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LOTR – A Contemporary Review

After playing the video game, The Witcher III, I developed a newfound interest in the fantasy genre leading me to consider fantasy novels such as Harry Potter and The Lord of the Rings. So, after much reluctance (because of the huge size and antiquity of the book), I finally decided to pick up the famous trilogy that was lying – and collecting dust – on my bedside table. I have never seen the movie trilogy either so I did not know what to expect from the book (apart from the various memes and quotes that circulate around the internet) but after reading the trilogy I am very interested in watching the cinematic adaptions too. However, I did find issues with them, which were mainly caused by me being a current-generation reader. Therefore, do not consider this article as an in-depth analysis of this novel but rather as a review from a reader of the current generation.

The Good: The characterization in the novel – which supported with the lore – is the highlight of the novel for me. Tolkien does a brilliant job of bringing every character to life and giving each a unique personality that resonated with me. He also provides backstories for most of the characters which is something that further me into the story. The ‘bromance’ between Gimli and Legolas (both belonging to opposite sides of an ancient enmity), the innocence and loyalty of Sam, the wisdom and cheekiness of Gandalf, the conflicts of Boromir are all examples of some of the spectrum of personalities and relationships among the Fellowship of the Ring. The plotline of the novel is also intriguing in which readers meet various interesting characters and explores unique locations which truly makes the journey enjoyable as well and the ending to close this journey has to be one of the best I’ve ever read. Tolkien also manages to create dread among readers about the antagonists of the novel. I truly felt the fear through the characters when they first meet the Black Riders and although we never actually meet Sauron (the main antagonist) directly, I still truly felt the terror that was instilled into everyone because of his evil actions that affect everyone in the land. Similarly, the novel also has a lot of wholesomeness in plenty for readers to enjoy, something I haven’t really encountered in novels I’ve read nowadays but is a pleasant change from them.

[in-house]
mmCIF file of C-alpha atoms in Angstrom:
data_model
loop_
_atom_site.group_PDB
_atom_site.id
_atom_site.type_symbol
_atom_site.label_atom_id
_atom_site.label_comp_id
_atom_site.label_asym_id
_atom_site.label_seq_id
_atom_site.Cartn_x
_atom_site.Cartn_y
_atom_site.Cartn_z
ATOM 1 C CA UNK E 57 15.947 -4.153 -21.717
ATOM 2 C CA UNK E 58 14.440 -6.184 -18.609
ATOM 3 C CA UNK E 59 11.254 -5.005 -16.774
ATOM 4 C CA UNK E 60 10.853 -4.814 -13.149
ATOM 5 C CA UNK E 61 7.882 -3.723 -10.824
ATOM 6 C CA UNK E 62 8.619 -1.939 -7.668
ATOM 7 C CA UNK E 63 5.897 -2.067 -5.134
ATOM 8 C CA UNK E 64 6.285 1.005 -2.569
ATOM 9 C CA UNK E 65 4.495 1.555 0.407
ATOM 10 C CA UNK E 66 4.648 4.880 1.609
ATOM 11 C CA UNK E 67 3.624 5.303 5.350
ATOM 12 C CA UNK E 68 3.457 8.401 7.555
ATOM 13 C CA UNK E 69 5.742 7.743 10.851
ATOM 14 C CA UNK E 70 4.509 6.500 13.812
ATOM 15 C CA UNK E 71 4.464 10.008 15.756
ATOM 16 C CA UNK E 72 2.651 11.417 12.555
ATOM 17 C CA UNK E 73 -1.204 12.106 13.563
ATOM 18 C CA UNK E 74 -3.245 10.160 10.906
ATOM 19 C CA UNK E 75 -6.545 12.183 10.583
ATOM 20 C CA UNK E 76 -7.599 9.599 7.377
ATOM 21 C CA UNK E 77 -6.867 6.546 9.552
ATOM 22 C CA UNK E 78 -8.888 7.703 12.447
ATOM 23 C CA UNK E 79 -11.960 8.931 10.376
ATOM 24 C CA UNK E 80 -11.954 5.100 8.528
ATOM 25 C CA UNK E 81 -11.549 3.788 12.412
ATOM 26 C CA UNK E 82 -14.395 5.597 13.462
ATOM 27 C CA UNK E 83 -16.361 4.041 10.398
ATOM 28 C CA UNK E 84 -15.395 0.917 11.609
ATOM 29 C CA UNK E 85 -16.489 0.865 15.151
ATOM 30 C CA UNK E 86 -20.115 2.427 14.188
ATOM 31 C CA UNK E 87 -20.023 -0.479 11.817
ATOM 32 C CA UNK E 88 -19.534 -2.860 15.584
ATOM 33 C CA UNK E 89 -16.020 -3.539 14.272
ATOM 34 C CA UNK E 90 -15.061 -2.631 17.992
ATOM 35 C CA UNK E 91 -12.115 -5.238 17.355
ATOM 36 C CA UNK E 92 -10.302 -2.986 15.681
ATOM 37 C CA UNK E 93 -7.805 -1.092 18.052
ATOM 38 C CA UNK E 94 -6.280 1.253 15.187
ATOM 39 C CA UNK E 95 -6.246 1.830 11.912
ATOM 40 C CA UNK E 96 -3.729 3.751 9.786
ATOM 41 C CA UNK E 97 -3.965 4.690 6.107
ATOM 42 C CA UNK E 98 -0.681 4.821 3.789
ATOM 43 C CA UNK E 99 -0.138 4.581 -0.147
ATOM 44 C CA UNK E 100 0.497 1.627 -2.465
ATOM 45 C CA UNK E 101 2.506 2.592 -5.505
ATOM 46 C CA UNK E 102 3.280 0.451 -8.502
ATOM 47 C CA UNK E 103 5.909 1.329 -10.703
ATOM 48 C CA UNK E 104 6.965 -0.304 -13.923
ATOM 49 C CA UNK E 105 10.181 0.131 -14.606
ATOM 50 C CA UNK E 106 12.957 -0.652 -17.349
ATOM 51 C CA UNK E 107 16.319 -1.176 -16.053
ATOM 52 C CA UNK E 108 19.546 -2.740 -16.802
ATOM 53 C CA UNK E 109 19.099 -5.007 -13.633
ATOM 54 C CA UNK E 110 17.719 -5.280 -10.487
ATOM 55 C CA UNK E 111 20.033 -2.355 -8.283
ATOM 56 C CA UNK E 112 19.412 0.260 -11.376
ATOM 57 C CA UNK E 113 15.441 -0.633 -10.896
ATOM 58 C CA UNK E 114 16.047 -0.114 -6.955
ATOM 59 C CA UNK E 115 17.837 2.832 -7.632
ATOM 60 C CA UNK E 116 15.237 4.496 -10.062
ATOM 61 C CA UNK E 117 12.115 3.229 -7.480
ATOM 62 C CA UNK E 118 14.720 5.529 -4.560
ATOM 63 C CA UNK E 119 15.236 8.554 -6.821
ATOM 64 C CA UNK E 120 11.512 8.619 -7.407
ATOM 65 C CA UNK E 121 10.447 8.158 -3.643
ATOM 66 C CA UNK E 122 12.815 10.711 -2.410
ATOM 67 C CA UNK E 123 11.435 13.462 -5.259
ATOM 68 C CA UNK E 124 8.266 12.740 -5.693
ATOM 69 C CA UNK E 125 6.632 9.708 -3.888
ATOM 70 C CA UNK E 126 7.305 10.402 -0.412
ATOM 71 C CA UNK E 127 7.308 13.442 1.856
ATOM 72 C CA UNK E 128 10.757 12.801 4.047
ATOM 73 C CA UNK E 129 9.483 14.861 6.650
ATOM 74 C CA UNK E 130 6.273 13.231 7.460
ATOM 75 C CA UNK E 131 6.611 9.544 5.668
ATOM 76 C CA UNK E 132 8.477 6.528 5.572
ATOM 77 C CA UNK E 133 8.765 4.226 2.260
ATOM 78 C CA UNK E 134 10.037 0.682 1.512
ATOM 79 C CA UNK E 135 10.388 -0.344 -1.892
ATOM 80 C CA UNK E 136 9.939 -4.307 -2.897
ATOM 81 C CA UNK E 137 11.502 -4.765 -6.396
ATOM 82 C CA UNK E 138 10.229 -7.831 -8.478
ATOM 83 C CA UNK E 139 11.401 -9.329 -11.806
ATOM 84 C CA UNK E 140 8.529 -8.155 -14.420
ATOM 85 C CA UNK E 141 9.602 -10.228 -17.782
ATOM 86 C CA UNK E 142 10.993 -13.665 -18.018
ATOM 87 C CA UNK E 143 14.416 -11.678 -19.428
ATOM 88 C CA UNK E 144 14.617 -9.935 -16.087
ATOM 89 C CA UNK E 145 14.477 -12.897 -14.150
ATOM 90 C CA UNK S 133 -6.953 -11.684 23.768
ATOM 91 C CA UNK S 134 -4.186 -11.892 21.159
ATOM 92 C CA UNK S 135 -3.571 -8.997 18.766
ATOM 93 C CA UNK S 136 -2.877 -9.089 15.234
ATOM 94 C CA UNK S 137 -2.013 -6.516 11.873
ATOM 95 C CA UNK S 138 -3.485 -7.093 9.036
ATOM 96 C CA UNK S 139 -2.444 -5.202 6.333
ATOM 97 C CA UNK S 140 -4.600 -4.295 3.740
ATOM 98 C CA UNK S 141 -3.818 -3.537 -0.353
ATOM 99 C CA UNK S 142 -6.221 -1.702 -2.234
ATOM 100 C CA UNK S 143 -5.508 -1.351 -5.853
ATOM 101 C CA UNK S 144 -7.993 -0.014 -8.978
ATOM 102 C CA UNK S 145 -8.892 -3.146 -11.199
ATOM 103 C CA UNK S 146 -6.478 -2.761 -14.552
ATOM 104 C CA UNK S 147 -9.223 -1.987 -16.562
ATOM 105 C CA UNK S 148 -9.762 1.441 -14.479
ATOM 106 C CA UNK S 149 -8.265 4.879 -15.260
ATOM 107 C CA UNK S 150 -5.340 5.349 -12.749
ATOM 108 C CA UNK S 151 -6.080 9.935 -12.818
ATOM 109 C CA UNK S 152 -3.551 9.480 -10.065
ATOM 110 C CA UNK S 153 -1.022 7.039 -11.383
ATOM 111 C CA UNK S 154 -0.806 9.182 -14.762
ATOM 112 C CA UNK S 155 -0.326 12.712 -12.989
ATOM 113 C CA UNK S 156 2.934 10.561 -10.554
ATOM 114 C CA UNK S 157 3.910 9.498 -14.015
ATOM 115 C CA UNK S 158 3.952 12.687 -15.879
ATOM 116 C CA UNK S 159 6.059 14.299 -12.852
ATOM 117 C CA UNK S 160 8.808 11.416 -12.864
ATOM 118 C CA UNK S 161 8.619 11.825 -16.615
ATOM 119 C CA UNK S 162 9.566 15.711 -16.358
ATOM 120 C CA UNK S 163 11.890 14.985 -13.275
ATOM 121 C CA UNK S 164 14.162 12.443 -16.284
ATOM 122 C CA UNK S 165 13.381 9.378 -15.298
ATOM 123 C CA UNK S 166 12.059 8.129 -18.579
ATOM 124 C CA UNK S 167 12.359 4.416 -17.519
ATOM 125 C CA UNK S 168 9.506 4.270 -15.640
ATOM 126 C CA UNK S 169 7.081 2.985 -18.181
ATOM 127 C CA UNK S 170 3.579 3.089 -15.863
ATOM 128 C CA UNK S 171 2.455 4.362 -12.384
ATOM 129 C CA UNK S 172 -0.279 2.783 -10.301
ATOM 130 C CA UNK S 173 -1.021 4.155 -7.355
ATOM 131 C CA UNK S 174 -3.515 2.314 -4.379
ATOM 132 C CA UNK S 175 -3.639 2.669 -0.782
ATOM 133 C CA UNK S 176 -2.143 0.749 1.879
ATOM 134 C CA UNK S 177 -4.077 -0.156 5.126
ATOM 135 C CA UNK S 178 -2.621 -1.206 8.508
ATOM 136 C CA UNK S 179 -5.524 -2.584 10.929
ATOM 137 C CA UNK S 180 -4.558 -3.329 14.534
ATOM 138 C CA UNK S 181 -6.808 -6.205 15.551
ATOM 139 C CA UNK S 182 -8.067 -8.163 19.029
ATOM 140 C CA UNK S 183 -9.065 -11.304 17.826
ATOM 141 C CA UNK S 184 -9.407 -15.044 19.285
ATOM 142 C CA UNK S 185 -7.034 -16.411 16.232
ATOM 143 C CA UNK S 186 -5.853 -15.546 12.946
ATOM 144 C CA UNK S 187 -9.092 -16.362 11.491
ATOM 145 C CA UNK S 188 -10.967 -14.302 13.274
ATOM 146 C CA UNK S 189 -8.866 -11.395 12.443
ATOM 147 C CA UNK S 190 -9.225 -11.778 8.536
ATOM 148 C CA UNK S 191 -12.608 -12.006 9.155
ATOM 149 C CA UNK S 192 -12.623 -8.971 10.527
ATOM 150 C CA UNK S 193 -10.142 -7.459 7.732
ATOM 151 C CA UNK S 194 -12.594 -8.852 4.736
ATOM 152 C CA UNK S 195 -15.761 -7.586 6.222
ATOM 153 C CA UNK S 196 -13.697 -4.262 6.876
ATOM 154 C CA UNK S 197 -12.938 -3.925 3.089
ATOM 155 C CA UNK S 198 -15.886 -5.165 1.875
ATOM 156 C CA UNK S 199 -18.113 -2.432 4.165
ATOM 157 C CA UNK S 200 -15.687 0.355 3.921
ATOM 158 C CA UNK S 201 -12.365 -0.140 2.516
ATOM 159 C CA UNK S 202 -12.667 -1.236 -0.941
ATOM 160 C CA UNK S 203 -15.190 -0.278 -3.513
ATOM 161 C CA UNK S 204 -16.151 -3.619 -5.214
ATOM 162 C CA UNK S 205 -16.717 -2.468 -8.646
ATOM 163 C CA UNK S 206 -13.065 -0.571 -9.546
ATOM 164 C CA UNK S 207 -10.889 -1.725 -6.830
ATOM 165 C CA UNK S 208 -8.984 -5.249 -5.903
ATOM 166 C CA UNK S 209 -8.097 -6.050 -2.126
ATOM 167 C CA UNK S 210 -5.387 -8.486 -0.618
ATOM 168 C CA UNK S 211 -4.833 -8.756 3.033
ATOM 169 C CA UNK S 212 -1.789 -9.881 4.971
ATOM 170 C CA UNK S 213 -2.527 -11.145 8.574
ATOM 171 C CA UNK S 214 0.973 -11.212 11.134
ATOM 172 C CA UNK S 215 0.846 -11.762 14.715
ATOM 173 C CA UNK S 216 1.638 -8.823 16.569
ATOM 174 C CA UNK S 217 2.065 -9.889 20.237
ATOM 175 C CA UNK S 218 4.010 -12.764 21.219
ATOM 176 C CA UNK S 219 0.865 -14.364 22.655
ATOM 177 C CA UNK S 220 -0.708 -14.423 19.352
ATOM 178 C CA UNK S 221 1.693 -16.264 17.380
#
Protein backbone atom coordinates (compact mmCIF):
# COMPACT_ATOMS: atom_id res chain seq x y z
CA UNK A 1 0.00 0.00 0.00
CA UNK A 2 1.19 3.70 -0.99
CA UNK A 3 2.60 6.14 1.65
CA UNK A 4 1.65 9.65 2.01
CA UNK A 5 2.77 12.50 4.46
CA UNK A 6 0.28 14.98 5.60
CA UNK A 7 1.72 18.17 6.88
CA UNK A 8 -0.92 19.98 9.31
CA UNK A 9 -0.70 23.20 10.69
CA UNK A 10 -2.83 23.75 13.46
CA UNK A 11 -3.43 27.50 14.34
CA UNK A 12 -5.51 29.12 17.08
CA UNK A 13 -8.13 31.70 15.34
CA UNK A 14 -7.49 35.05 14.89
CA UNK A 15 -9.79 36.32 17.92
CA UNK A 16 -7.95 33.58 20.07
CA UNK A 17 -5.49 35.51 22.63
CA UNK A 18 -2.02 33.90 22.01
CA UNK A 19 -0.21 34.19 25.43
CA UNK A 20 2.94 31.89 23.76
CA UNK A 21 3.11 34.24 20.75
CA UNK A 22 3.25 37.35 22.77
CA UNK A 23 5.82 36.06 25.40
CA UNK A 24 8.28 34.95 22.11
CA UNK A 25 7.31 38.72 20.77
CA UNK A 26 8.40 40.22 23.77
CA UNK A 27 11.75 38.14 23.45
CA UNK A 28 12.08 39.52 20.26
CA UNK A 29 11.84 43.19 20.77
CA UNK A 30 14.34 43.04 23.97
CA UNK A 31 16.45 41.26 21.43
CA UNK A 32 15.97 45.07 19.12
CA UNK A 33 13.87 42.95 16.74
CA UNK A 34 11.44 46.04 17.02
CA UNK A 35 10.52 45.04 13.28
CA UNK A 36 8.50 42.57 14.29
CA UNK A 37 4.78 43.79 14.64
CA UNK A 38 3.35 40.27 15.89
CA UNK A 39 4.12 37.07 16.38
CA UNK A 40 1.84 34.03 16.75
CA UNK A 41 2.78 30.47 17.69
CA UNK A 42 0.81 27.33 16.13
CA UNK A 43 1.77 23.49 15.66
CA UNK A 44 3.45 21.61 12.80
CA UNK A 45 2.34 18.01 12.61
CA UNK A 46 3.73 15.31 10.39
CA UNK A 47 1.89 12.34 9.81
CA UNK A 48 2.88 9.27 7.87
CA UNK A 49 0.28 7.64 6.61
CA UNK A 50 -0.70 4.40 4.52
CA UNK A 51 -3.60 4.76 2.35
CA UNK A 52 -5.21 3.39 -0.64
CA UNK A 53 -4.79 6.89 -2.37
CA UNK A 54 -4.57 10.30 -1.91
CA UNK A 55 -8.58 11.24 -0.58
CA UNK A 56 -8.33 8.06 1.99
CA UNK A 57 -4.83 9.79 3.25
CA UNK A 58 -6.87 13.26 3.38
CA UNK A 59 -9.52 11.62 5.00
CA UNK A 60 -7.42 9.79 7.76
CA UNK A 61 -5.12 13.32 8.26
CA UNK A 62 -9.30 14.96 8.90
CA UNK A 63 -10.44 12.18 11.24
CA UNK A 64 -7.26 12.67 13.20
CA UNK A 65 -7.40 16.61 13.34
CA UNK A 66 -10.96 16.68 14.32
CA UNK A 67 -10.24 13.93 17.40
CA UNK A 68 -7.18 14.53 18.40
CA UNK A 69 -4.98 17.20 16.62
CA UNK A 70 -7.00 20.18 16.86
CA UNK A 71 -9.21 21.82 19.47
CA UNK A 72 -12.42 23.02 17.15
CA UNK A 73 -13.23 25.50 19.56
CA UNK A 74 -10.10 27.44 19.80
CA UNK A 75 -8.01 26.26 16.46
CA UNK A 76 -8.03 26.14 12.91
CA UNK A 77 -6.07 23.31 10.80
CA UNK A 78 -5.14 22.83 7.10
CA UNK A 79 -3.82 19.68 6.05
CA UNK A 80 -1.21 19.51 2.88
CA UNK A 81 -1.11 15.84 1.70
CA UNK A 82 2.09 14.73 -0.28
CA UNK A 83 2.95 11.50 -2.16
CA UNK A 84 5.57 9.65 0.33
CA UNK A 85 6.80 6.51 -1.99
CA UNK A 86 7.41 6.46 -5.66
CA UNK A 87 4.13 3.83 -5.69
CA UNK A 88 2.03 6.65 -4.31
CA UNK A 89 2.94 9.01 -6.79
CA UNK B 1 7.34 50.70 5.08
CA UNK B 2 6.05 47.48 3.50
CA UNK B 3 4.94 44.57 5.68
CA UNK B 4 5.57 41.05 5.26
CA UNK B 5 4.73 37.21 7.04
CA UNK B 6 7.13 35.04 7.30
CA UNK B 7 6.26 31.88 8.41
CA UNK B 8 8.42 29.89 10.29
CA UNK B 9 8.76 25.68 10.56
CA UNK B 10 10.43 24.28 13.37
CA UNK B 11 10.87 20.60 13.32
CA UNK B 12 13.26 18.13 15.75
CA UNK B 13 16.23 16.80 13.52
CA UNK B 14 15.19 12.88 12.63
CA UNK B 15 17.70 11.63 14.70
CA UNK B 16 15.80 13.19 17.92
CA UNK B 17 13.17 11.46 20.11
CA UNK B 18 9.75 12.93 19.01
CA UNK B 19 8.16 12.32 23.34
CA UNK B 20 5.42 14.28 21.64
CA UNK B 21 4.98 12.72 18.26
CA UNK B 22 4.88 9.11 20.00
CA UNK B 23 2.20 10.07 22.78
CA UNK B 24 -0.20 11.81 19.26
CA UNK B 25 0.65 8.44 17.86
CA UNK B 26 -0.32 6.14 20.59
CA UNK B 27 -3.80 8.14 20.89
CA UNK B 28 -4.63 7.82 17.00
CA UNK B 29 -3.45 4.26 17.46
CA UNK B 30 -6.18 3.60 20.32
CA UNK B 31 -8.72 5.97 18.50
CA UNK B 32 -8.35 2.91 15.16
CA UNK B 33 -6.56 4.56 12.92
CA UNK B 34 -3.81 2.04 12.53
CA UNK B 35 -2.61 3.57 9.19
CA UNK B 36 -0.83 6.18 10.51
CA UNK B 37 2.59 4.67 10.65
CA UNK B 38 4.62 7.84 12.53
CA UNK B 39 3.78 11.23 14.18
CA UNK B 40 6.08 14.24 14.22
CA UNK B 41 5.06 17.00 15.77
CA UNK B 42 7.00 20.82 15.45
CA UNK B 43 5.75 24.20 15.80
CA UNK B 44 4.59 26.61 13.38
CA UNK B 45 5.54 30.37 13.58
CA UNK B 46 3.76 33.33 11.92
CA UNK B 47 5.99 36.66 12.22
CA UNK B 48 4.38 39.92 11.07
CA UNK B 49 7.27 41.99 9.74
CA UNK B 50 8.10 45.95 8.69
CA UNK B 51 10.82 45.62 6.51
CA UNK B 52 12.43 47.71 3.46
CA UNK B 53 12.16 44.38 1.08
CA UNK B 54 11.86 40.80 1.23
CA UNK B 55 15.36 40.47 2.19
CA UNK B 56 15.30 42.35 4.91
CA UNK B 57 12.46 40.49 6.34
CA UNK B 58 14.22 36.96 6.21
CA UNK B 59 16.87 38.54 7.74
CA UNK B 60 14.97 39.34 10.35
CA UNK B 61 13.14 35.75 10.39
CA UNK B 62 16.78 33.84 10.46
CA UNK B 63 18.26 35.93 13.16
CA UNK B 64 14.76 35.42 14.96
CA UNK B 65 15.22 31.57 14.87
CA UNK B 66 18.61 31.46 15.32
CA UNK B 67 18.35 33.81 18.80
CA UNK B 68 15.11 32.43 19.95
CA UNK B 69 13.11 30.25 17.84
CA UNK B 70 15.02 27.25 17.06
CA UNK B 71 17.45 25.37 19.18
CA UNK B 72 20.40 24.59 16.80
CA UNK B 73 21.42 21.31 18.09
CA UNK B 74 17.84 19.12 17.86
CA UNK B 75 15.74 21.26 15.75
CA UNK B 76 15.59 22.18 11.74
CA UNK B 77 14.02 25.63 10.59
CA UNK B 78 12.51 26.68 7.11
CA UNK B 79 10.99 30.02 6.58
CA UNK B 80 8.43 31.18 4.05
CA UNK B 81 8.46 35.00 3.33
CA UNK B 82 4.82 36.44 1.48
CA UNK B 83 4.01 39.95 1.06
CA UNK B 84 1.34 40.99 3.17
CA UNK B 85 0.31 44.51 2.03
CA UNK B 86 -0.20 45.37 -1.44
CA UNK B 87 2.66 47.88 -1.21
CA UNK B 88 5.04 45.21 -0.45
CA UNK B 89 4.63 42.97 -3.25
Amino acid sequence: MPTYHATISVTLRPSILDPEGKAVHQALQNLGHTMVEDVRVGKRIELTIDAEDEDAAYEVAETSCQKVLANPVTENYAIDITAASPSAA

The Bad: There is a saying ‘Less is More’ and these words describe what I feel that the length of the novel should’ve been. Tolkien goes into so much detailed description when describing the journey that I would get confused when I tried to imagine the said description in my mind. He also does this in so many sections that I often found myself yawning and eventually after getting frustrated, skimming through them to get to the next major event. This I found myself doing particularly in the second book which was a shame since it had lots of fantastic moments that were diluted by these long-running sections. This could be mainly why the movies were such a success as they do a lot better with the time-lapses but again, I can’t say because I have not seen those films yet. Moreover, I found the songs that appear in the novel boring though I can understand that these would be enjoyable to readers of Tolkien’s period or those who enjoy such content. Furthermore, I had a lot of difficulty in reading certain parts of the novel because of the Medieval English used by the writer. Although this does give the atmosphere and characters a unique feel, I feel it would definitely challenge readers of the current generation when reading this novel – particularly those who are not a fan of Medieval English. I recommend keeping a dictionary handy when reading.

Overall, having read The Lord of the Rings, I can say that, even now after sixty years of being published, the novels are pleasant, wholesome reads and also worthy of the critical acclaim that they have received. The characterization and lore within the books is compelling and can be confirmed to influence various works of fantasy even now. However, I felt that the novel could’ve been one of my best ever reads if the long-running sections of descriptions had been cut down as they add long gaps between the sections of the storyline that matter. I look forward to watching the Oscar-winning trilogy that I have heard so much about.

Nisar Sufi
Nisar Sufi
Content Writer, Indie Horror Author, Book Reviewer, Film Critic and Fortune Teller @knowthyfuture
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After playing the video game, The Witcher III, I developed a newfound interest in the fantasy genre leading me to consider fantasy novels such as Harry Potter and The Lord of the Rings. So, after much reluctance (because of the huge size and antiquity...LOTR - A Contemporary Review